Stephen Mitchelmore takes offense to loose "last modernist" talk:
in response to the death of JG Ballard. So far I have managed to avoid
comment. However, the latest links to Chris Petit's appreciation The Last Modernist and now I have something to say.
What is it with this title? In 1996, Anthony Cronin published The Last Modernist, a biography of Beckett and, three years ago, James Wood wrote an article about Henry Green entitled The last English Modernist (to which I responded
at the time). We can assume it's a muted overstatement to assert the
importance of a writer even when writing – certainly in these three
cases – means the erasure of the author as a distinct personality. Here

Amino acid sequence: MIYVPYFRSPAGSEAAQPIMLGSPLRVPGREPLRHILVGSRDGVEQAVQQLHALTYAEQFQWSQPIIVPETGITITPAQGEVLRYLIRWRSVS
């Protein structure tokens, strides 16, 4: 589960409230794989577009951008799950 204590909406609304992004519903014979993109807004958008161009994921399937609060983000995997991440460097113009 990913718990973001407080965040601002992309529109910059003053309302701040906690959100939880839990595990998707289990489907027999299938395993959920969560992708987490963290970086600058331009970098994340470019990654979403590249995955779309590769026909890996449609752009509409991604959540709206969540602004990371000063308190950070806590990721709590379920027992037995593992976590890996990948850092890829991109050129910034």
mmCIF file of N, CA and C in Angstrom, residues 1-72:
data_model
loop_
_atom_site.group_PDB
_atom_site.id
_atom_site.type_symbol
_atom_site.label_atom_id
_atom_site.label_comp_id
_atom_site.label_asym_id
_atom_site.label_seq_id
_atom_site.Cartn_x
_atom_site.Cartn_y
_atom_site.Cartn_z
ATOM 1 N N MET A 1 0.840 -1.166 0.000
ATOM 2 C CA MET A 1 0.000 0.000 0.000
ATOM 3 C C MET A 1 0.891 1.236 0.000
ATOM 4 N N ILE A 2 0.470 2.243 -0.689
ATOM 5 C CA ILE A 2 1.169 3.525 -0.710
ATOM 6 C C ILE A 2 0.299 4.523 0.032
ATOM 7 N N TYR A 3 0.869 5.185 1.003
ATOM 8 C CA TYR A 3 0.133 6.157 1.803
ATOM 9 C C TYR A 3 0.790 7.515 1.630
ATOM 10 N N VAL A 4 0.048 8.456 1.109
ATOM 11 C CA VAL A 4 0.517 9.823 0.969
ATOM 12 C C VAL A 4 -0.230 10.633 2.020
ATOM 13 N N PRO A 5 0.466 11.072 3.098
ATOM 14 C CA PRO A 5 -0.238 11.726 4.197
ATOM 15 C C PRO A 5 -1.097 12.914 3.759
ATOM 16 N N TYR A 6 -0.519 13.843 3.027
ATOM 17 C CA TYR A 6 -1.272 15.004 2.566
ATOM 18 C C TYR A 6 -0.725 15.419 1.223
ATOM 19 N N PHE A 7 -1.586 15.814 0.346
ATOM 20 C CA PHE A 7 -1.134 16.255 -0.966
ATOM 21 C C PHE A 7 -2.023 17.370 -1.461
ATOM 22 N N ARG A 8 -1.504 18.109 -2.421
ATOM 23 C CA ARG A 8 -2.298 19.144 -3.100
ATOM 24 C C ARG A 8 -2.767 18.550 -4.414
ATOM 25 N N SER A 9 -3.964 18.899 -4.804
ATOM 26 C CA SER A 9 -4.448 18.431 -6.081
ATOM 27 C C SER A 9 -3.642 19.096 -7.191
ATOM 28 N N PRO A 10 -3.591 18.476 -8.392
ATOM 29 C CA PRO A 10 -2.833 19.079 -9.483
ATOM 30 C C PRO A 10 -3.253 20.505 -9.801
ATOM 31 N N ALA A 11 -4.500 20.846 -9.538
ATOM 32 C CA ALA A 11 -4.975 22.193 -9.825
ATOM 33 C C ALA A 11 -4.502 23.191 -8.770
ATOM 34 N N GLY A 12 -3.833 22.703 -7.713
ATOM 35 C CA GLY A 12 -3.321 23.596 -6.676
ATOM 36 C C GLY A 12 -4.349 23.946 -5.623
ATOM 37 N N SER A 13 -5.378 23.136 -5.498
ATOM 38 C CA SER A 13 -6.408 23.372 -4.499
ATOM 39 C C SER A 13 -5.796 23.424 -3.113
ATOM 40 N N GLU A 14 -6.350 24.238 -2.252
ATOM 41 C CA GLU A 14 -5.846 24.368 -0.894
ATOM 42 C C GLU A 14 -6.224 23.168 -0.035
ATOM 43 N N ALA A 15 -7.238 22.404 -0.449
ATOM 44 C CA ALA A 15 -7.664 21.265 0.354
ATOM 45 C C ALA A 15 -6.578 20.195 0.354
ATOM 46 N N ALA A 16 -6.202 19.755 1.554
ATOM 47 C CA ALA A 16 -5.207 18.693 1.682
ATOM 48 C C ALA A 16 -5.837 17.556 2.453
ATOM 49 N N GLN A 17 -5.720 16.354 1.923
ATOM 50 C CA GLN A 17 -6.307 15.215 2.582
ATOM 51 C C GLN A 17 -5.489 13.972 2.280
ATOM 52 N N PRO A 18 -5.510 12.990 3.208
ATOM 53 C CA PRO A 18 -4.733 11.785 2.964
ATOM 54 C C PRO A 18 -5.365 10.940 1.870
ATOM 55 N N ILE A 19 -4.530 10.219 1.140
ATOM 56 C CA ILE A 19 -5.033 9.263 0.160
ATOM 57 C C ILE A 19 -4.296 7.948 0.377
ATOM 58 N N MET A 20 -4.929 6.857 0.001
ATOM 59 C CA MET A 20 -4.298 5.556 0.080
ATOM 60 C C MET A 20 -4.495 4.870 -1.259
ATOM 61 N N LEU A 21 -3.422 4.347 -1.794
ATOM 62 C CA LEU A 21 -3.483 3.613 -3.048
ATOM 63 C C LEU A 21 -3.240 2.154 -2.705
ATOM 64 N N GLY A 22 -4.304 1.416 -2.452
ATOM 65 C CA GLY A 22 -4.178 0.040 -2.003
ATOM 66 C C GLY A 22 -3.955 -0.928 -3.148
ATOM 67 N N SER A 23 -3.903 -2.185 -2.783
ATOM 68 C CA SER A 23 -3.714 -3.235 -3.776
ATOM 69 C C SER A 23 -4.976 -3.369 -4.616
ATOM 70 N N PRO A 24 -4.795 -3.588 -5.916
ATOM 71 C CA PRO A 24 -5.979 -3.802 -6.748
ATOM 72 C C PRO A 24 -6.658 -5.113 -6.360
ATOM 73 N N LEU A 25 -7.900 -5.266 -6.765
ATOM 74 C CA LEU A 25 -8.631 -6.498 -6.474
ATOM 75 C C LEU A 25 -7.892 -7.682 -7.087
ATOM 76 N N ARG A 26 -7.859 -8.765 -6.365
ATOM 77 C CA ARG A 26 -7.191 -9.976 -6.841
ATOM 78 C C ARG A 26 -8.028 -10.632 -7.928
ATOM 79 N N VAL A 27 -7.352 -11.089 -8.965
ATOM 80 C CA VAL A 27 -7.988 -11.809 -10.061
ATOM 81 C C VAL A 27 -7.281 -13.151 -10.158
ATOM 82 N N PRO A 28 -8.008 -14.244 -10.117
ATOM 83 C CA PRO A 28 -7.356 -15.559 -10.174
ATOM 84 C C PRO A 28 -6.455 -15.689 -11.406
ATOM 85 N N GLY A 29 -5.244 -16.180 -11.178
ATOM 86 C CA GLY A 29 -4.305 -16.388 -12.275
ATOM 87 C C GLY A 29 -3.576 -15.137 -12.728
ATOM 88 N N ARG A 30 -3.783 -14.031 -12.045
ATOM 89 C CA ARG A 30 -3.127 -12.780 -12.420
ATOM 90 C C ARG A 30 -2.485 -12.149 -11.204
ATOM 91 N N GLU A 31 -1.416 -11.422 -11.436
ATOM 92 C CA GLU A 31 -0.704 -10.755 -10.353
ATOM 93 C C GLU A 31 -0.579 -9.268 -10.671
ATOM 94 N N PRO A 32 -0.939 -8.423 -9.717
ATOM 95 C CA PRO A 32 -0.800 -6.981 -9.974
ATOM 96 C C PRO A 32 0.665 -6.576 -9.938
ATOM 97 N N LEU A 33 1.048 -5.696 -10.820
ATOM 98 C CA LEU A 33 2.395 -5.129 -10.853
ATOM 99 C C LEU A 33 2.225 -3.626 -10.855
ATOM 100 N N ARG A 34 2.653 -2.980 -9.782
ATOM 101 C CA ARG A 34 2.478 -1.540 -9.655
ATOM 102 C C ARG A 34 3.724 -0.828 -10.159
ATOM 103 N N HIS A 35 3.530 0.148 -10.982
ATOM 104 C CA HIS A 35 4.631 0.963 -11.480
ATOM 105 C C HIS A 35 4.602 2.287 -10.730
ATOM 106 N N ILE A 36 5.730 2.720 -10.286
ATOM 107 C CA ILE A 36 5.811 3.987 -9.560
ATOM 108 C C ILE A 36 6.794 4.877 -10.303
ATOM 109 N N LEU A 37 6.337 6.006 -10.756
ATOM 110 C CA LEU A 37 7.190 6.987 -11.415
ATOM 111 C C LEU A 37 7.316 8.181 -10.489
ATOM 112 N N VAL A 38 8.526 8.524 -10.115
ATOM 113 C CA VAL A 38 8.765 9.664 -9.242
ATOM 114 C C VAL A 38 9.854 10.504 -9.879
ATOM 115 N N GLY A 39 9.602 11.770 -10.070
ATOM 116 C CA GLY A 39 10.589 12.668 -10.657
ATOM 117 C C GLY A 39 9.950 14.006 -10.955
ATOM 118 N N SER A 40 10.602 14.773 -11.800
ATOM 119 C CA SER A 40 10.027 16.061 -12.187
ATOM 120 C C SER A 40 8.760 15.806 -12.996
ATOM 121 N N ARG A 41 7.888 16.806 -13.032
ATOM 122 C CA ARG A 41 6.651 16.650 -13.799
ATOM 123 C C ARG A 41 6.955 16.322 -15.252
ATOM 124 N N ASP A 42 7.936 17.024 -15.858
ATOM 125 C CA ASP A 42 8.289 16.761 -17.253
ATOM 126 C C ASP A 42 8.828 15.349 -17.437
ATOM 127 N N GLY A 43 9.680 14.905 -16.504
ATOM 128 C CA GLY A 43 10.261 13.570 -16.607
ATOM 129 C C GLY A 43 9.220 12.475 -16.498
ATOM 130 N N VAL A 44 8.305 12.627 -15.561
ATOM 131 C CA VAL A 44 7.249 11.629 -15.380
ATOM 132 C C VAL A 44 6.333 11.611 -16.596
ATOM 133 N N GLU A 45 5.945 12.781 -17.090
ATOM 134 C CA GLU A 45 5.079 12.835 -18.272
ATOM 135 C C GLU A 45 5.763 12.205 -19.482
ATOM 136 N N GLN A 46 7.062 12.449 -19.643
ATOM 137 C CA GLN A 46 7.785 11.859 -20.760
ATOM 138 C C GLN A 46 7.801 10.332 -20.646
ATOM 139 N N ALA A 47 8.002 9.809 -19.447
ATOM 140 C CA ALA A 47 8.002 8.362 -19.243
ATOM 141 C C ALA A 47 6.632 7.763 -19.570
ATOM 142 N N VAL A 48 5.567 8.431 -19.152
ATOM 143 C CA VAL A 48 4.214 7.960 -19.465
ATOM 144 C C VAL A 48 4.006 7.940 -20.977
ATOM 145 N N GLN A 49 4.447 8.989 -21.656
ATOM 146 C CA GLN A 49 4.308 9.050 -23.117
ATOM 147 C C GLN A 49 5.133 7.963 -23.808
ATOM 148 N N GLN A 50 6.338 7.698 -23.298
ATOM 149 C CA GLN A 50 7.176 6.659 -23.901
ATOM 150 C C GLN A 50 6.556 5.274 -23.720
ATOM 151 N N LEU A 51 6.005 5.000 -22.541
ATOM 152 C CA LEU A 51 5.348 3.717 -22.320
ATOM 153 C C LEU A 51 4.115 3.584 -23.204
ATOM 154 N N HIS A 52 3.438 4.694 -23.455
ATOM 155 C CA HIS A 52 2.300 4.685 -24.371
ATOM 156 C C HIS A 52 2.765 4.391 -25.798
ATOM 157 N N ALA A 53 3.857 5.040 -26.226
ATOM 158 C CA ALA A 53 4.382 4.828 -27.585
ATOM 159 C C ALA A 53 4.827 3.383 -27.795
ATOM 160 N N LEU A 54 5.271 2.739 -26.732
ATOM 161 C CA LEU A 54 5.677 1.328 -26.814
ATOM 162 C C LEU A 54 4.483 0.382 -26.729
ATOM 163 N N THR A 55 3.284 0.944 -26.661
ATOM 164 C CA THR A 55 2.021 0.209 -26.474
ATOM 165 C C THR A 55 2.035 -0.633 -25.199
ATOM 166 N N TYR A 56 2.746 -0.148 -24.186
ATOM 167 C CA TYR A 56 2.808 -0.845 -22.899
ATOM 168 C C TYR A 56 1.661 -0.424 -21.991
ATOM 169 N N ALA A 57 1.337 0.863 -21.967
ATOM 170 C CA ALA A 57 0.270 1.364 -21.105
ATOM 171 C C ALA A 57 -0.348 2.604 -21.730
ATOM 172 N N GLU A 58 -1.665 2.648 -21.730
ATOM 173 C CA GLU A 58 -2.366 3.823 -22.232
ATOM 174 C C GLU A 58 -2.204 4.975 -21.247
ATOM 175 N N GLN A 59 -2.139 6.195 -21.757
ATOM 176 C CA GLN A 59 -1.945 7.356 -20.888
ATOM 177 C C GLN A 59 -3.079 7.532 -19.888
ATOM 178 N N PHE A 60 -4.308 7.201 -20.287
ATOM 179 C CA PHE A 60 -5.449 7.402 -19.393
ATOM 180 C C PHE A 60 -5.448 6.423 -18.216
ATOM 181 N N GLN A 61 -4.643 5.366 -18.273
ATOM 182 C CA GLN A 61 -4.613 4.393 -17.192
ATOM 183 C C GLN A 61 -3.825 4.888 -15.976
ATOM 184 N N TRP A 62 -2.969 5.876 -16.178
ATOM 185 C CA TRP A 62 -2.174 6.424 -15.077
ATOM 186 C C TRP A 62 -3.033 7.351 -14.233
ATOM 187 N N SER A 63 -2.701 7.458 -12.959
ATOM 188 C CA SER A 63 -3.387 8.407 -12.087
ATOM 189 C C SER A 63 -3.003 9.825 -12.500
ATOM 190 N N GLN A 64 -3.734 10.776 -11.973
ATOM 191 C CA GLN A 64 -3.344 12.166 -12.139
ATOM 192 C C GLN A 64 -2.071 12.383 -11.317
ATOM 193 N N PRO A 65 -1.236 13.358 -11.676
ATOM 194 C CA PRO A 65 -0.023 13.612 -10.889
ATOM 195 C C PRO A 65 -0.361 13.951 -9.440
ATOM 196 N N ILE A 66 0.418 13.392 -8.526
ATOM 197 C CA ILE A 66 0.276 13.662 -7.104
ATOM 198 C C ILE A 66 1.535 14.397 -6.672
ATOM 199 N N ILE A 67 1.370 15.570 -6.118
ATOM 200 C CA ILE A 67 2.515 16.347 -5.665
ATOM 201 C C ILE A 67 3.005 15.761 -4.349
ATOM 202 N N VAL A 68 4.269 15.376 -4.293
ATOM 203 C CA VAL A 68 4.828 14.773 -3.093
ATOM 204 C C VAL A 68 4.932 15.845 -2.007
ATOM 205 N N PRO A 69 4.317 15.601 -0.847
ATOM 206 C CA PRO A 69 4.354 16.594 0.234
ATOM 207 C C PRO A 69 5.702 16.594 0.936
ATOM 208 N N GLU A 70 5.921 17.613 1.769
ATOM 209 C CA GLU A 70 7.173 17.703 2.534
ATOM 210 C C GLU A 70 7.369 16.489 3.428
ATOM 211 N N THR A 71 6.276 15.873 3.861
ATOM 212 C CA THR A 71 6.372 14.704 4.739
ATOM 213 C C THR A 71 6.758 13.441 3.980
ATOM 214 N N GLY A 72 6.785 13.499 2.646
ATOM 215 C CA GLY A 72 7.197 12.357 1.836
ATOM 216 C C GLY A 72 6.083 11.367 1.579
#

though, in its blithely confident use, it reveals the anxiety with
which British literary culture regards modernism (the case, by the way,
is lower to maintain the present tense).
Stephen then goes on to contest the use of modernity in Ballard's fiction:
and might thereby be called modernistic. Yet why isn't writing also
subject to modernity as much as "our psyches"? In both appreciations,
the writers demonstrate their own distance from the caricature. They
are able to remove themselves from modernity in order to explain why
its fictional presentation is worth celebrating. What does this tell us
about the reach of modernity?
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